Once again, even if the sea ice cap was melting, sea levels wouldn’t raise an inch, water displacement is a hard cold fact.
ANTARCTIC SEA ICE AT ALL-TIME RECORD LEVELS
The National Snow and Ice Data Center (NSID), with the support of the NASA Earth Sciences, justannounced that Antarctic sea ice has expanded to all-time record levels for April. Last month the ice expanded by more than 42.5 square miles and continues to grow in May.
The NSID said the rapid expansion of sea ice that continued into May and the seasonal cover was now bigger by a significant margin than any past measurements. According to the Center, “This exceeds the past record for the satellite era by about 123.6 square miles, which was set in April 2008.”
Increased ice cover in the Antarctic is contrasted to falling Arctic ice levels, where the summer melt has again pushed levels below the average extent for 1981-2010. The Center said that while the rate of Arctic-wide retreat was rapid through the first half of April, it had slowed later in the month. But the April “Arctic minimum” was still 104.3 square miles greater than the record April low, which occurred in 2007.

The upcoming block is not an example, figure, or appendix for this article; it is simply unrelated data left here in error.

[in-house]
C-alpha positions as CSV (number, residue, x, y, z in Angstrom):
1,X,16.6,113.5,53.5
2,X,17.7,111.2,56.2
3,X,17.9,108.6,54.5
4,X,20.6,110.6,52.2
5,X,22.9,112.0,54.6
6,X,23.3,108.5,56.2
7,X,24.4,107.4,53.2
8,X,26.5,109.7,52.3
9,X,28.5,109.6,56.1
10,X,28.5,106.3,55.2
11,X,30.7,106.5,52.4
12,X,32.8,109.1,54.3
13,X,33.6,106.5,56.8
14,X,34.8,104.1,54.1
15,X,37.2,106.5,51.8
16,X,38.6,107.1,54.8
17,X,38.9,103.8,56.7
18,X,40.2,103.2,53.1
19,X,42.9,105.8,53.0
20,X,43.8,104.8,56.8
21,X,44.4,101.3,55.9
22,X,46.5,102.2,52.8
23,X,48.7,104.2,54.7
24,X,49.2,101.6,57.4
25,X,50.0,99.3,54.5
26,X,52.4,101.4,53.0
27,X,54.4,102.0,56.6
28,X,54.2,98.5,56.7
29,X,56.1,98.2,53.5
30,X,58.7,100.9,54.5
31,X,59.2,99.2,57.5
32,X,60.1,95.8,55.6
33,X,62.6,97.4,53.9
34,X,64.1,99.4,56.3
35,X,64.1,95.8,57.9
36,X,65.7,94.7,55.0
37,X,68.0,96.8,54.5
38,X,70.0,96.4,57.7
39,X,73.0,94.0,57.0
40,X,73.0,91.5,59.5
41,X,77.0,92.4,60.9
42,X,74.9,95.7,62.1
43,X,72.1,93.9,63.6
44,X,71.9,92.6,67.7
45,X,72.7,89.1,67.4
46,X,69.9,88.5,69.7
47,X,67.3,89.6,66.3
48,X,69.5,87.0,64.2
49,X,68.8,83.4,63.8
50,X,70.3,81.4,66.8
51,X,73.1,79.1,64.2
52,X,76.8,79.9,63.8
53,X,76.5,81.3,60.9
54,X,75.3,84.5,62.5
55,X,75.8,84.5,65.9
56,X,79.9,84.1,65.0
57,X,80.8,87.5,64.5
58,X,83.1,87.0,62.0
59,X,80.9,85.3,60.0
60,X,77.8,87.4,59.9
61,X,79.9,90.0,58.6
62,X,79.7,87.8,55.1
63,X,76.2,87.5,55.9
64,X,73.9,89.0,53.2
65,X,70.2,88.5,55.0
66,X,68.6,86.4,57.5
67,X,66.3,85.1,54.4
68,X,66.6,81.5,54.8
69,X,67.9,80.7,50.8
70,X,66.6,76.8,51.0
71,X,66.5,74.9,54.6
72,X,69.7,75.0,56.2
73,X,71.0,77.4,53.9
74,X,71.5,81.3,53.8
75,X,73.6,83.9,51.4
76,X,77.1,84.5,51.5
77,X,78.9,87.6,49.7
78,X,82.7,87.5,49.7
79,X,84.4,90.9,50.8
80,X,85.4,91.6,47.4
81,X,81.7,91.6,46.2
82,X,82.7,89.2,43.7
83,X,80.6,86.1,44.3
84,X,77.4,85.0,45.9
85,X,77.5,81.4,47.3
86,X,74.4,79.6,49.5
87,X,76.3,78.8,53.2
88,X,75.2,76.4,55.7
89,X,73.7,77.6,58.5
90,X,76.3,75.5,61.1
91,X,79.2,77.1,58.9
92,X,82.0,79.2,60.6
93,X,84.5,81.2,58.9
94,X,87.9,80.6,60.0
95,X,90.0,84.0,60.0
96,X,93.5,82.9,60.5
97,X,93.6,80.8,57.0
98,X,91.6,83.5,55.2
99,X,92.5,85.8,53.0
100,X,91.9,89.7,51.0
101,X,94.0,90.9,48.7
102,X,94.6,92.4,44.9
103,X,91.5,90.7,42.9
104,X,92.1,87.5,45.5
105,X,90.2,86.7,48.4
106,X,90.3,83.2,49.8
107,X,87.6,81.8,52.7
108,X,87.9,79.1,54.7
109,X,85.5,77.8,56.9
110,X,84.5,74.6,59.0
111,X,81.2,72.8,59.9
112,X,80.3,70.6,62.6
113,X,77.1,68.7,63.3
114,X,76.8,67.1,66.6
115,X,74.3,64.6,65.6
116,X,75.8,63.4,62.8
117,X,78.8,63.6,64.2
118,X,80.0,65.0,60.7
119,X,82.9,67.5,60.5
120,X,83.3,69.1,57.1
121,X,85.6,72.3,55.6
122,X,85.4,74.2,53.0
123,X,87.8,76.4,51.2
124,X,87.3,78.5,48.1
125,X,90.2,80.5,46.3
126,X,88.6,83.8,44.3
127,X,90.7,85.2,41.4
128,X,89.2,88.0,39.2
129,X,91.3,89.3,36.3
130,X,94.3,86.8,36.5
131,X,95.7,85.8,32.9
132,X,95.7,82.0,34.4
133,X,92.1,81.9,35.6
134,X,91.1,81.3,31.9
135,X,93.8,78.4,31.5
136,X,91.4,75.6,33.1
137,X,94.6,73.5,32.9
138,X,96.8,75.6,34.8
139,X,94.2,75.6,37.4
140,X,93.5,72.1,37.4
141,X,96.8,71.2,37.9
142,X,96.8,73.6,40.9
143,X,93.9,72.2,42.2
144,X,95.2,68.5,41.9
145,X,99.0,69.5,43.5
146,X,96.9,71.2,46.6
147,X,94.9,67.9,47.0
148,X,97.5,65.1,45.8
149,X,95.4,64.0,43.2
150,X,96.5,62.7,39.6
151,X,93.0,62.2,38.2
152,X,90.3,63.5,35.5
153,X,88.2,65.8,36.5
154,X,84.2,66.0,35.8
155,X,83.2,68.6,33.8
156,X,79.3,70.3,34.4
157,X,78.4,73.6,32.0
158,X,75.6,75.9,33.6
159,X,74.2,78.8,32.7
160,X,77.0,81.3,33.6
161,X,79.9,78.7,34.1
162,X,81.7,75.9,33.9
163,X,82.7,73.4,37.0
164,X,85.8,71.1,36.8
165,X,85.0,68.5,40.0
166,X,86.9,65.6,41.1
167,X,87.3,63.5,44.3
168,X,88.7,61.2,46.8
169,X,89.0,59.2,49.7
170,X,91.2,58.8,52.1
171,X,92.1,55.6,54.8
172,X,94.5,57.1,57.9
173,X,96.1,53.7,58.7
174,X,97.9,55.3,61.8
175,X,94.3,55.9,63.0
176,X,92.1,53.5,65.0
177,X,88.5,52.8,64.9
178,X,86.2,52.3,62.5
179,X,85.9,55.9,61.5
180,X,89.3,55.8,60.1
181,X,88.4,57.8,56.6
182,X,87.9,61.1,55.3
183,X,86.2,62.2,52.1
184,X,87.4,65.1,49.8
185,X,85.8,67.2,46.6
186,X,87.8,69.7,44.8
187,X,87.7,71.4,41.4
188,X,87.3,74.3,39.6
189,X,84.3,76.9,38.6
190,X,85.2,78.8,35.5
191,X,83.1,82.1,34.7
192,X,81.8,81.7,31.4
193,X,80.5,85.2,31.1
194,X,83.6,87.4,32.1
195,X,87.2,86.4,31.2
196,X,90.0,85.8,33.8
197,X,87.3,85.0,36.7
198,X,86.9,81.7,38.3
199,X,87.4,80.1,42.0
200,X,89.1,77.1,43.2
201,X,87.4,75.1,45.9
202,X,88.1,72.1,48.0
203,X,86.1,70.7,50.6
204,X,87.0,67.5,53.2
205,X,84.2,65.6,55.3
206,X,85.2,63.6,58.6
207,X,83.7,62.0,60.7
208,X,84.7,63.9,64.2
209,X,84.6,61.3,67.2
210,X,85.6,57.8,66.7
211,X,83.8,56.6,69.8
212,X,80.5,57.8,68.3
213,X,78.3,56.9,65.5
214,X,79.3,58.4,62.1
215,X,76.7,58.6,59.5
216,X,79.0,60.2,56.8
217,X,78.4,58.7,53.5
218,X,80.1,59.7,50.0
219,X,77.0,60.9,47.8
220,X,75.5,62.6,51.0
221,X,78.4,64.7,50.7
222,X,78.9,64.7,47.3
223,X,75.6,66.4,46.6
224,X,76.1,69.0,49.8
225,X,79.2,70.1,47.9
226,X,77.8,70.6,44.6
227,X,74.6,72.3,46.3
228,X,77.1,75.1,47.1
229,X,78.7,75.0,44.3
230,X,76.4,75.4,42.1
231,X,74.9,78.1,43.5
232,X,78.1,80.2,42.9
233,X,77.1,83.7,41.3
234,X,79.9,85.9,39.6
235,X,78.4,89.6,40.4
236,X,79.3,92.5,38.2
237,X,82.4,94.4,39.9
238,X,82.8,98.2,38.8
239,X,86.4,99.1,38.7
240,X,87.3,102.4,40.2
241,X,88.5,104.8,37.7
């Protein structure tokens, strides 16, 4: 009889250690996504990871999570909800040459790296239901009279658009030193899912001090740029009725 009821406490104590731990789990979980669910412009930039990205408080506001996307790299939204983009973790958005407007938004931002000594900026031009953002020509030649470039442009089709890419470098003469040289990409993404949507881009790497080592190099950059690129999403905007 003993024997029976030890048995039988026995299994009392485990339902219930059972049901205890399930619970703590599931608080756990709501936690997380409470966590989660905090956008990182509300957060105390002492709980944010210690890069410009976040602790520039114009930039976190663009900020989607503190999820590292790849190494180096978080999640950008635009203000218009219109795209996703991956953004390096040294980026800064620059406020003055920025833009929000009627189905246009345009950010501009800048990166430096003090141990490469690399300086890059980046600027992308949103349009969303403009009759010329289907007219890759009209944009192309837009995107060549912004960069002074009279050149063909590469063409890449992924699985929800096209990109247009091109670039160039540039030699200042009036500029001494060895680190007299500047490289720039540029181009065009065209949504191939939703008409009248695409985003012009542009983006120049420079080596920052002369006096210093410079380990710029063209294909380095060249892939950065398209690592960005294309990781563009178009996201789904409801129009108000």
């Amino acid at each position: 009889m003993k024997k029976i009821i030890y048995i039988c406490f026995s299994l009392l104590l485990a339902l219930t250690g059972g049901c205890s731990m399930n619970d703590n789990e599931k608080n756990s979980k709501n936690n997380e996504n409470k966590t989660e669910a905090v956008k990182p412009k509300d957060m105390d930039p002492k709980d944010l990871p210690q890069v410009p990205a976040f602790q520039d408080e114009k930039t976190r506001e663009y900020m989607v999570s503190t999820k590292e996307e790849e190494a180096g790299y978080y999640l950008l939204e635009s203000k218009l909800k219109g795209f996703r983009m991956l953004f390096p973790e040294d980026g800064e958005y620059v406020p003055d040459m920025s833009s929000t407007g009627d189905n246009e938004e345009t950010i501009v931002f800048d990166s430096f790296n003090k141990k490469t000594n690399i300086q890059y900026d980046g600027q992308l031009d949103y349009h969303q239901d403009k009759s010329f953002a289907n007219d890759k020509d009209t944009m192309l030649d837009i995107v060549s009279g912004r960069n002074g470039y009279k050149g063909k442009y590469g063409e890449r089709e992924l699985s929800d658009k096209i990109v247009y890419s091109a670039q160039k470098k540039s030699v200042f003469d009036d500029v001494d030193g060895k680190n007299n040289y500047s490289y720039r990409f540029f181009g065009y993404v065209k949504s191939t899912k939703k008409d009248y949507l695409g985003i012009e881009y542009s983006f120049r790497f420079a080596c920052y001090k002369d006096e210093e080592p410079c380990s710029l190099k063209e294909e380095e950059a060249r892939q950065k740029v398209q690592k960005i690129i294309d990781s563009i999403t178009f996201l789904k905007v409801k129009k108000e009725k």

Sea ice differs between the Arctic and Antarctic, primarily because of their different geography. The Arctic is a semi-enclosed ocean, almost completely surrounded by land. As a result, the sea ice that forms in the Arctic is not as mobile as sea ice in the Antarctic. Although sea ice moves around the Arctic basin, it tends to stay in the cold Arctic waters.Flows are more prone to converge and pile up into thick ridges. These converging flows make Arctic ice thicker and leads to ice that stays frozen longer during the summer melt. Of the 5.8 million square miles of sea ice that exist during winter, on average 2.7 million square miles remain at the end of the summer melt season.